By Mike Dunn

PHILADELPHIA (CBS) — There was plenty of squirming in City Council chambers this morning, as lawmakers convened a hearing on the vexing problem of bed bugs — and how hard they are to exterminate in a city of row homes.

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“The problem is real, and it’s only getting worse,” said Martin Overline of Aardvark Pest Management.

Overline was one of the exterminators who came before city council bugged by bed bugs. He told of one recluse whose home he visited.

“I saw literally hundreds of bed bugs in his front window,” he said. “That’s just in his window, that’s not even counting what’s in his bedroom. He wouldn’t allow nobody in his house. But unfortunately for the neighbors and the rowhouses next to him, three on each side now have activity in their homes now from bed bugs from this gentleman.”

Bed bugs are wingless insects that feed on human blood and can be found not just in beds and box springs, but even in drawers, couches and electrical outlets. Dr. Palak Raval-Nelson, director of Environmental Health Services for the city Health Department, said eradicating bed bugs is no easy task.

“You have to de-clutter, you have to find the source of the bed bugs,” she said, “and wherever possible find somebody to help you with the problem.”

Michelle Niedermeier of the Philadelphia office of the Pennsylvania Integrated Pest Management program testified that many residents don’t know what to do.

“Residents often seek the cheapest and most readily available materials, including insect foggers, boric acid dust, bleach, detergent, rubbing alcohol and moth balls,” Niedermeier said. “All of these are ineffective in managing bed bugs and many can be harmful or even dangerous.”

Michelle Neidermeier of the Philadelphia office of the Pennsylvania Integrated Pest Management program.  (credit: Mike Dunn)

Michelle Niedermeier (center) of the Philadelphia office of the Pennsylvania Integrated Pest Management program. (credit: Mike Dunn)

And Niedermeier said the social stigma of bed bugs can make the situation worse.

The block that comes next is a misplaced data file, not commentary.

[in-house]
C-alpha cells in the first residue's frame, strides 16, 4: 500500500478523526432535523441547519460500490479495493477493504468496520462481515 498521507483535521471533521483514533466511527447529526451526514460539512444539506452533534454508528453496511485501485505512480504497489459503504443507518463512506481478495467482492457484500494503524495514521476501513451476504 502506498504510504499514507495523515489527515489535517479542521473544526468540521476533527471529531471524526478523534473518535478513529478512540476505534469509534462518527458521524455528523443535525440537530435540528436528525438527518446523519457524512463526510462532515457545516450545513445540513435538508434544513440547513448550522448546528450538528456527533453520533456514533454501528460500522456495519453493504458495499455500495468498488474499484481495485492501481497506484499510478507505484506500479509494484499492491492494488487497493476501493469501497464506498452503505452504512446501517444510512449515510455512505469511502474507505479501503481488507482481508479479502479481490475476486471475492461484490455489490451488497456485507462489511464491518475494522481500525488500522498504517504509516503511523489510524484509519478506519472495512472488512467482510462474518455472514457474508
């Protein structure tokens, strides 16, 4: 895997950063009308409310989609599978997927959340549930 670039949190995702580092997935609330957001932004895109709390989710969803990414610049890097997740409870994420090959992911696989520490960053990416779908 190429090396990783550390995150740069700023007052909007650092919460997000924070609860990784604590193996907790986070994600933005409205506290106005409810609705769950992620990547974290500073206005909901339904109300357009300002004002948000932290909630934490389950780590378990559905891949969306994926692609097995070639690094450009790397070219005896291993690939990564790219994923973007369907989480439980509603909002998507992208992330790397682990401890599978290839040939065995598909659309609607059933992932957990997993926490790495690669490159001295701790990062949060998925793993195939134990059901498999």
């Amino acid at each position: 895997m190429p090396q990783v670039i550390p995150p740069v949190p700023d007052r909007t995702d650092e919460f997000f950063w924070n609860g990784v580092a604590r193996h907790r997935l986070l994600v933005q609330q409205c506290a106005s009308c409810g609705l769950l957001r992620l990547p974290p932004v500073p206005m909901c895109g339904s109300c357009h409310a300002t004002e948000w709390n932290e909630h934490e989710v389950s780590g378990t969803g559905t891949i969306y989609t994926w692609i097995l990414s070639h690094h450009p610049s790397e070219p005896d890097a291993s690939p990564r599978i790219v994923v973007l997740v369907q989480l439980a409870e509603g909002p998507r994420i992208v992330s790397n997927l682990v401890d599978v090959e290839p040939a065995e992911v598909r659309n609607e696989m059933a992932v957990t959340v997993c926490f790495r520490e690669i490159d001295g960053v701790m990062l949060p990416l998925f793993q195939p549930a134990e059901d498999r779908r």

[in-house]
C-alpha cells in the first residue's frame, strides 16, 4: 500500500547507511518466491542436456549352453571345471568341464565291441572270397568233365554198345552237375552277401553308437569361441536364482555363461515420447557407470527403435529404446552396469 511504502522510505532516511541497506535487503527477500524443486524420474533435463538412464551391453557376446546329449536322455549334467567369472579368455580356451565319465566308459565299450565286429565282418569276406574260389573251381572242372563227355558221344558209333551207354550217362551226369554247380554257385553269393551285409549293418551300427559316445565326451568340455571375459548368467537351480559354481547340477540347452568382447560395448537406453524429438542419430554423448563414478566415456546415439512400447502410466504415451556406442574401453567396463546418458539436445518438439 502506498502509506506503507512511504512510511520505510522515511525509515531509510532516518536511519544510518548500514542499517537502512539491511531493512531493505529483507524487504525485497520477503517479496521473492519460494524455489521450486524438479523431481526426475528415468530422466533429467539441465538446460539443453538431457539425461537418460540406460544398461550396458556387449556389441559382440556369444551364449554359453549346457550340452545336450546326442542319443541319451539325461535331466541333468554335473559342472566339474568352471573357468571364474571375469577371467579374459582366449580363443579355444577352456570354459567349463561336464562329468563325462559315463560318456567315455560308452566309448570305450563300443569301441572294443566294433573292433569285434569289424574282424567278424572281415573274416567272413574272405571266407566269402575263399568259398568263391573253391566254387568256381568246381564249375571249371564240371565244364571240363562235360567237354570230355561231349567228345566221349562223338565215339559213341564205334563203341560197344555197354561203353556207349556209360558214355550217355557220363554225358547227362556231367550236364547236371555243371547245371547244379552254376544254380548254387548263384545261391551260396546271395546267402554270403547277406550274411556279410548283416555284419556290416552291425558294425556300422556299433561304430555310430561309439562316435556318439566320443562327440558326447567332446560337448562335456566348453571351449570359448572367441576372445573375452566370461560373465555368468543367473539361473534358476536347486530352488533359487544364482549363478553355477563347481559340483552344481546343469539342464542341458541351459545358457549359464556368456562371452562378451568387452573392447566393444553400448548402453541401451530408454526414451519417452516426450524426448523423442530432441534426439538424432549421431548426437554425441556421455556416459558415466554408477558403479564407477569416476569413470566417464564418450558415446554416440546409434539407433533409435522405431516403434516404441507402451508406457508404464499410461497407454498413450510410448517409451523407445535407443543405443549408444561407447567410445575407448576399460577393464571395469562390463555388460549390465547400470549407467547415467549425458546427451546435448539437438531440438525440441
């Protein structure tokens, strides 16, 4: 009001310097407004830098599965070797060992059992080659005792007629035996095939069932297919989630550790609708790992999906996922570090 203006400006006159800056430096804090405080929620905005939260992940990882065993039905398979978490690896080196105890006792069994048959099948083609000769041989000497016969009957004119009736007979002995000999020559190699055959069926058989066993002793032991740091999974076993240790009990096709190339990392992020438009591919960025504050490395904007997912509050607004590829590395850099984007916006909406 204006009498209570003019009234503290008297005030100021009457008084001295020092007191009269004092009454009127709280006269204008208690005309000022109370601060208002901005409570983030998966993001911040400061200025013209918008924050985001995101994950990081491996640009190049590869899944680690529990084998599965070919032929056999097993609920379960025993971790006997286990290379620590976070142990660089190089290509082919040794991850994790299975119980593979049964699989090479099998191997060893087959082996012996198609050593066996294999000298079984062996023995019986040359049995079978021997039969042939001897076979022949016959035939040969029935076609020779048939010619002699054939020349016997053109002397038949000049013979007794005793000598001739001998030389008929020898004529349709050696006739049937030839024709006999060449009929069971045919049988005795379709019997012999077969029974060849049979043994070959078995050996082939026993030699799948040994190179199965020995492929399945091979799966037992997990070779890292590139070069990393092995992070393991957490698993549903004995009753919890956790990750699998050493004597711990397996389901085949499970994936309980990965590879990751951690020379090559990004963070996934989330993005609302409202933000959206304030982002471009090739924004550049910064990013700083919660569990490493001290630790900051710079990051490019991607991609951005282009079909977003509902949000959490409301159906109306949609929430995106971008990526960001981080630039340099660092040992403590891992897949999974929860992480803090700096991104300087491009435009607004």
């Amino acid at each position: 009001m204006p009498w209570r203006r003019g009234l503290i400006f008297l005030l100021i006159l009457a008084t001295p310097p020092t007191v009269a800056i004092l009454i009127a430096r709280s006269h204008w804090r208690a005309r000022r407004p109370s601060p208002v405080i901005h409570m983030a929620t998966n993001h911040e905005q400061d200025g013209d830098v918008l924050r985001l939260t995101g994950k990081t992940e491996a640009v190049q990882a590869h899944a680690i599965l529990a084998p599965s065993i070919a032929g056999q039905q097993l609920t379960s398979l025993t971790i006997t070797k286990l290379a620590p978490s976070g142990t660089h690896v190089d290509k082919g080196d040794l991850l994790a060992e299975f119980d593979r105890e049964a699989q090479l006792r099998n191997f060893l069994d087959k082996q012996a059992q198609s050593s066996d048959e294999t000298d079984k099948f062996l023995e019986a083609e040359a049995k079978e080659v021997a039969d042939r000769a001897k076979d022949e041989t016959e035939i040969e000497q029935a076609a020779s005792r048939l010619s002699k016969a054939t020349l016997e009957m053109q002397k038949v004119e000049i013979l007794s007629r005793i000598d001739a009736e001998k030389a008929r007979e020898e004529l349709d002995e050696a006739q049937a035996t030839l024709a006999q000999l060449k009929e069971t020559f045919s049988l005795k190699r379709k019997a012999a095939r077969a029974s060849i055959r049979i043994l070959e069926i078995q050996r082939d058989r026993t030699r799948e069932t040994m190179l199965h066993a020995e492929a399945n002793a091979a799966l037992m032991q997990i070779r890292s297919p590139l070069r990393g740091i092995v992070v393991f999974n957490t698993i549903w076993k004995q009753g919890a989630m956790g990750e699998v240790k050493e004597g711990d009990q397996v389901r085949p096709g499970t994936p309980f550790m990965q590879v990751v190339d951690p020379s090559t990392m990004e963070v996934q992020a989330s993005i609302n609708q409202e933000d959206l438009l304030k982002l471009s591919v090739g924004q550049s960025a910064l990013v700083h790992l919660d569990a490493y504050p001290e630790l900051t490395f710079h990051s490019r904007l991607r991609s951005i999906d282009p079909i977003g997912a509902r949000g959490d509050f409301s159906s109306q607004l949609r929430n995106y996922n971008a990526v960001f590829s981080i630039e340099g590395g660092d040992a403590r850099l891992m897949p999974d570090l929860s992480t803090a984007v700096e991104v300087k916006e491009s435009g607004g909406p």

“No one ever wants to admit to having a pest, because there are stigmas, like ‘you’re dirty, you don’t keep a clean house,'” she said. “There are financial stigmas associated with it as well.”

But Niedermeier said cleanliness or finances are not factors in bed bug infestations, and that the insects are simply drawn to human blood.

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The committee heard from some victims of bed bugs, including one of their own, First District Councilman Mark Squilla.

“I for one, had bed bugs,” Squilla said. “Now everyone knows. It’ll be the headline tomorrow: ‘Councilman Squilla has bed bugs.'”

Squilla said the problem can become psychological.

“It’s not only the bugs and the bites, but it becomes sometimes a mental issue,” he said. “We’re talking about it right now, and I just started itching.”

Experts said row home neighborhoods are particularly prone, since the bugs can spread easily from one house to another through wall cracks.

“A person can spend a lot of money, and then it eventually comes right back into their home again,” said Squilla.

And Raval-Nelson of the city Health Department said in dealing with bed bug issues among neighbors, the city’s powers are often limited.

“Often times, if it’s a tenant-landlord issue, we can’t necessarily go in there without the owner’s permission,” she said.

Squilla vowed to form a task force to look at how the city can do more. Overline was thankful.

“The problem is real, and its only getting worse,” he said. “So whatever you can do to help us out here would be greatly appreciated.”

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